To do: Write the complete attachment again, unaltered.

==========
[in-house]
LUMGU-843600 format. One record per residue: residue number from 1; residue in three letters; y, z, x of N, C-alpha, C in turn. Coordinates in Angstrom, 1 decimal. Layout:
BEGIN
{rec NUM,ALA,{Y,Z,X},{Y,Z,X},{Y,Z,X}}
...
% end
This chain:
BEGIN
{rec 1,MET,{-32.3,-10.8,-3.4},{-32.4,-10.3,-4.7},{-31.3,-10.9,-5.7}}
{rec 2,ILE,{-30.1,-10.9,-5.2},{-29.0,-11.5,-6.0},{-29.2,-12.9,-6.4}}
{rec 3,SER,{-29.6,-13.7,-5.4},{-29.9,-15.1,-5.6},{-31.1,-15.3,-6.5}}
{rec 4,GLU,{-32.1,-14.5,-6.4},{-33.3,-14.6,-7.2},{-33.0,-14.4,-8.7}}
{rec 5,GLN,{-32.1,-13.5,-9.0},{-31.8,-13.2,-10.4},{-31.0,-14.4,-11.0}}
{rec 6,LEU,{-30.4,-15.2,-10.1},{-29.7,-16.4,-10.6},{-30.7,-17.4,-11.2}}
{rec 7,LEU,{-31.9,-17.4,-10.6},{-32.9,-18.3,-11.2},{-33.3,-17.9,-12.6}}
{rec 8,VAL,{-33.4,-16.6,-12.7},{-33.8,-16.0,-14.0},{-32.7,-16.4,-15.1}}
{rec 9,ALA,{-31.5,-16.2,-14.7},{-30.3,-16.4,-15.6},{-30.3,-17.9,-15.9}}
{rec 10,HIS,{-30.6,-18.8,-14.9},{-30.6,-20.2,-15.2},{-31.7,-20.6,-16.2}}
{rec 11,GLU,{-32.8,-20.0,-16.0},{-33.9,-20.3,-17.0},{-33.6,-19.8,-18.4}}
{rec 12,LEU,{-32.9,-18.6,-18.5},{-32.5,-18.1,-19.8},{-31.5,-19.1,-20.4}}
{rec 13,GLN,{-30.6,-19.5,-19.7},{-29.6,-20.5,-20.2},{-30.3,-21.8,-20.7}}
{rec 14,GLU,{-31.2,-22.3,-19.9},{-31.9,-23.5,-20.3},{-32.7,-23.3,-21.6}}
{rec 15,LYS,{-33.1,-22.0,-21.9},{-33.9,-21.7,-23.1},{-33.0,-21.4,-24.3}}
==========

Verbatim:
[in-house]
LUMGU-843600 format. One record per residue: residue number from 1; residue in three letters; y, z, x of N, C-alpha, C in turn. Coordinates in Angstrom, 1 decimal. Layout:
BEGIN
{rec NUM,ALA,{Y,Z,X},{Y,Z,X},{Y,Z,X}}
...
% end
This chain:
BEGIN
{rec 1,MET,{-32.3,-10.8,-3.4},{-32.4,-10.3,-4.7},{-31.3,-10.9,-5.7}}
{rec 2,ILE,{-30.1,-10.9,-5.2},{-29.0,-11.5,-6.0},{-29.2,-12.9,-6.4}}
{rec 3,SER,{-29.6,-13.7,-5.4},{-29.9,-15.1,-5.6},{-31.1,-15.3,-6.5}}
{rec 4,GLU,{-32.1,-14.5,-6.4},{-33.3,-14.6,-7.2},{-33.0,-14.4,-8.7}}
{rec 5,GLN,{-32.1,-13.5,-9.0},{-31.8,-13.2,-10.4},{-31.0,-14.4,-11.0}}
{rec 6,LEU,{-30.4,-15.2,-10.1},{-29.7,-16.4,-10.6},{-30.7,-17.4,-11.2}}
{rec 7,LEU,{-31.9,-17.4,-10.6},{-32.9,-18.3,-11.2},{-33.3,-17.9,-12.6}}
{rec 8,VAL,{-33.4,-16.6,-12.7},{-33.8,-16.0,-14.0},{-32.7,-16.4,-15.1}}
{rec 9,ALA,{-31.5,-16.2,-14.7},{-30.3,-16.4,-15.6},{-30.3,-17.9,-15.9}}
{rec 10,HIS,{-30.6,-18.8,-14.9},{-30.6,-20.2,-15.2},{-31.7,-20.6,-16.2}}
{rec 11,GLU,{-32.8,-20.0,-16.0},{-33.9,-20.3,-17.0},{-33.6,-19.8,-18.4}}
{rec 12,LEU,{-32.9,-18.6,-18.5},{-32.5,-18.1,-19.8},{-31.5,-19.1,-20.4}}
{rec 13,GLN,{-30.6,-19.5,-19.7},{-29.6,-20.5,-20.2},{-30.3,-21.8,-20.7}}
{rec 14,GLU,{-31.2,-22.3,-19.9},{-31.9,-23.5,-20.3},{-32.7,-23.3,-21.6}}
{rec 15,LYS,{-33.1,-22.0,-21.9},{-33.9,-21.7,-23.1},{-33.0,-21.4,-24.3}}